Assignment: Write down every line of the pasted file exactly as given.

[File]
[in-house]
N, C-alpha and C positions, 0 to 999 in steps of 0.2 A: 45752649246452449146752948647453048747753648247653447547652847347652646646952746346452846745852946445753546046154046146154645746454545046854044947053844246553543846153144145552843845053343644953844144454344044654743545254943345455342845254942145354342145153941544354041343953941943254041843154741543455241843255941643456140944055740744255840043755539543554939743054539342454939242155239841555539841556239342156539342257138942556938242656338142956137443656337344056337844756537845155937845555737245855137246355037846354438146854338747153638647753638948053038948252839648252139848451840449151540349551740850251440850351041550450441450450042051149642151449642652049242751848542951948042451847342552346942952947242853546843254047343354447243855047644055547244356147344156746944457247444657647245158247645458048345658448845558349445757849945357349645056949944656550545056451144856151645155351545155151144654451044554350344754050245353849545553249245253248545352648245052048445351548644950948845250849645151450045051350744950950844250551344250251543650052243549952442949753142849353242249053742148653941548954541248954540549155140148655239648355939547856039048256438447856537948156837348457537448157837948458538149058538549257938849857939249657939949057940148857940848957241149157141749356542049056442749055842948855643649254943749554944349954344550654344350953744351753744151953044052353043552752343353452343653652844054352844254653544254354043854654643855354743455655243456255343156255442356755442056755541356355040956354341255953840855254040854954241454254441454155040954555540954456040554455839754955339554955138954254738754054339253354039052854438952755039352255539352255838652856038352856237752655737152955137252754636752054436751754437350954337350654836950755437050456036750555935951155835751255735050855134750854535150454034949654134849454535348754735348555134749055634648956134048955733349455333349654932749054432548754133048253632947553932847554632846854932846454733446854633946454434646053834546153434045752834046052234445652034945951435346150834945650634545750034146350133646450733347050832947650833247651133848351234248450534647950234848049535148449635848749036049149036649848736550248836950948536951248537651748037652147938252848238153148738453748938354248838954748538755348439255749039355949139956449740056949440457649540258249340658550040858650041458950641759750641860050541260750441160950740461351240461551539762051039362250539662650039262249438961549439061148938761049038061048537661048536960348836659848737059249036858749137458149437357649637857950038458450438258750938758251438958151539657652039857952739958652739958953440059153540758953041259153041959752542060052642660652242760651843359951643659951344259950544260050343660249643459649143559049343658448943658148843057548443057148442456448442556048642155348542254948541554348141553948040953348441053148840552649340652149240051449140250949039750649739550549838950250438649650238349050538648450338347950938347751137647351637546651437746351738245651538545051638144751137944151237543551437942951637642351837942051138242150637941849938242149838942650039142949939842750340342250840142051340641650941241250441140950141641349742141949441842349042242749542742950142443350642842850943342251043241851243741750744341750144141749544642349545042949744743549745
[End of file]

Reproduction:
[in-house]
N, C-alpha and C positions, 0 to 999 in steps of 0.2 A: 45752649246452449146752948647453048747753648247653447547652847347652646646952746346452846745852946445753546046154046146154645746454545046854044947053844246553543846153144145552843845053343644953844144454344044654743545254943345455342845254942145354342145153941544354041343953941943254041843154741543455241843255941643456140944055740744255840043755539543554939743054539342454939242155239841555539841556239342156539342257138942556938242656338142956137443656337344056337844756537845155937845555737245855137246355037846354438146854338747153638647753638948053038948252839648252139848451840449151540349551740850251440850351041550450441450450042051149642151449642652049242751848542951948042451847342552346942952947242853546843254047343354447243855047644055547244356147344156746944457247444657647245158247645458048345658448845558349445757849945357349645056949944656550545056451144856151645155351545155151144654451044554350344754050245353849545553249245253248545352648245052048445351548644950948845250849645151450045051350744950950844250551344250251543650052243549952442949753142849353242249053742148653941548954541248954540549155140148655239648355939547856039048256438447856537948156837348457537448157837948458538149058538549257938849857939249657939949057940148857940848957241149157141749356542049056442749055842948855643649254943749554944349954344550654344350953744351753744151953044052353043552752343353452343653652844054352844254653544254354043854654643855354743455655243456255343156255442356755442056755541356355040956354341255953840855254040854954241454254441454155040954555540954456040554455839754955339554955138954254738754054339253354039052854438952755039352255539352255838652856038352856237752655737152955137252754636752054436751754437350954337350654836950755437050456036750555935951155835751255735050855134750854535150454034949654134849454535348754735348555134749055634648956134048955733349455333349654932749054432548754133048253632947553932847554632846854932846454733446854633946454434646053834546153434045752834046052234445652034945951435346150834945650634545750034146350133646450733347050832947650833247651133848351234248450534647950234848049535148449635848749036049149036649848736550248836950948536951248537651748037652147938252848238153148738453748938354248838954748538755348439255749039355949139956449740056949440457649540258249340658550040858650041458950641759750641860050541260750441160950740461351240461551539762051039362250539662650039262249438961549439061148938761049038061048537661048536960348836659848737059249036858749137458149437357649637857950038458450438258750938758251438958151539657652039857952739958652739958953440059153540758953041259153041959752542060052642660652242760651843359951643659951344259950544260050343660249643459649143559049343658448943658148843057548443057148442456448442556048642155348542254948541554348141553948040953348441053148840552649340652149240051449140250949039750649739550549838950250438649650238349050538648450338347950938347751137647351637546651437746351738245651538545051638144751137944151237543551437942951637642351837942051138242150637941849938242149838942650039142949939842750340342250840142051340641650941241250441140950141641349742141949441842349042242749542742950142443350642842850943342251043241851243741750744341750144141749544642349545042949744743549745